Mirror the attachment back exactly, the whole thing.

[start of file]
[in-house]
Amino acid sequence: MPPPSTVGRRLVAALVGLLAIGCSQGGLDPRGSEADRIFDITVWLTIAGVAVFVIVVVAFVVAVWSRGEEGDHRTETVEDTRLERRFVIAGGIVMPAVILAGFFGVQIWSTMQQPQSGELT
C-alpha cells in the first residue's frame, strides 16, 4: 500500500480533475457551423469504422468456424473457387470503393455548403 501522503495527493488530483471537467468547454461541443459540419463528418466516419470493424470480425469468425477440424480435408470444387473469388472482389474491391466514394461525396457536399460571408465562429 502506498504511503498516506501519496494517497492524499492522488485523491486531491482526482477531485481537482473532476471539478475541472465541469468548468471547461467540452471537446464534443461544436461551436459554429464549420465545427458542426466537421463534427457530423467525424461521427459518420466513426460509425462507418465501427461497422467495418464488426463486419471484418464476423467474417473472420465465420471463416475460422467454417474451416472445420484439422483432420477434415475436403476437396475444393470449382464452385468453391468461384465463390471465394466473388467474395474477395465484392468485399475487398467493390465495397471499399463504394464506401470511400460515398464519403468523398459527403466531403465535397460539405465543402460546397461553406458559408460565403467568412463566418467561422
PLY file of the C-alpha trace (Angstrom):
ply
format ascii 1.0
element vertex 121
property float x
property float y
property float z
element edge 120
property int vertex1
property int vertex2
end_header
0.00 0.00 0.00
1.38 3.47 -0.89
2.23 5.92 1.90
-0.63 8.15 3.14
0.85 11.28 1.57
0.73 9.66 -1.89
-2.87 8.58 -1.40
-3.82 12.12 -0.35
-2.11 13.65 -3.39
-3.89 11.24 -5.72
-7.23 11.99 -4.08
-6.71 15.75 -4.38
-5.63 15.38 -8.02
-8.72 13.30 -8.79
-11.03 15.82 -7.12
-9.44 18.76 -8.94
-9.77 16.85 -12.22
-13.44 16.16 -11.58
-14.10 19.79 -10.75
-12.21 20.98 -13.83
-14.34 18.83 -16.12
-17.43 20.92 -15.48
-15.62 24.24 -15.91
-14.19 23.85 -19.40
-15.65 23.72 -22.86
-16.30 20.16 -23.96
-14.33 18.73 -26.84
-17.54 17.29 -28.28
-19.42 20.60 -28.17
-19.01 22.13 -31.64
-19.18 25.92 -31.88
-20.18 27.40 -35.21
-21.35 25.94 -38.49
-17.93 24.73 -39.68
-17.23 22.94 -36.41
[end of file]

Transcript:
[in-house]
Amino acid sequence: MPPPSTVGRRLVAALVGLLAIGCSQGGLDPRGSEADRIFDITVWLTIAGVAVFVIVVVAFVVAVWSRGEEGDHRTETVEDTRLERRFVIAGGIVMPAVILAGFFGVQIWSTMQQPQSGELT
C-alpha cells in the first residue's frame, strides 16, 4: 500500500480533475457551423469504422468456424473457387470503393455548403 501522503495527493488530483471537467468547454461541443459540419463528418466516419470493424470480425469468425477440424480435408470444387473469388472482389474491391466514394461525396457536399460571408465562429 502506498504511503498516506501519496494517497492524499492522488485523491486531491482526482477531485481537482473532476471539478475541472465541469468548468471547461467540452471537446464534443461544436461551436459554429464549420465545427458542426466537421463534427457530423467525424461521427459518420466513426460509425462507418465501427461497422467495418464488426463486419471484418464476423467474417473472420465465420471463416475460422467454417474451416472445420484439422483432420477434415475436403476437396475444393470449382464452385468453391468461384465463390471465394466473388467474395474477395465484392468485399475487398467493390465495397471499399463504394464506401470511400460515398464519403468523398459527403466531403465535397460539405465543402460546397461553406458559408460565403467568412463566418467561422
PLY file of the C-alpha trace (Angstrom):
ply
format ascii 1.0
element vertex 121
property float x
property float y
property float z
element edge 120
property int vertex1
property int vertex2
end_header
0.00 0.00 0.00
1.38 3.47 -0.89
2.23 5.92 1.90
-0.63 8.15 3.14
0.85 11.28 1.57
0.73 9.66 -1.89
-2.87 8.58 -1.40
-3.82 12.12 -0.35
-2.11 13.65 -3.39
-3.89 11.24 -5.72
-7.23 11.99 -4.08
-6.71 15.75 -4.38
-5.63 15.38 -8.02
-8.72 13.30 -8.79
-11.03 15.82 -7.12
-9.44 18.76 -8.94
-9.77 16.85 -12.22
-13.44 16.16 -11.58
-14.10 19.79 -10.75
-12.21 20.98 -13.83
-14.34 18.83 -16.12
-17.43 20.92 -15.48
-15.62 24.24 -15.91
-14.19 23.85 -19.40
-15.65 23.72 -22.86
-16.30 20.16 -23.96
-14.33 18.73 -26.84
-17.54 17.29 -28.28
-19.42 20.60 -28.17
-19.01 22.13 -31.64
-19.18 25.92 -31.88
-20.18 27.40 -35.21
-21.35 25.94 -38.49
-17.93 24.73 -39.68
-17.23 22.94 -36.41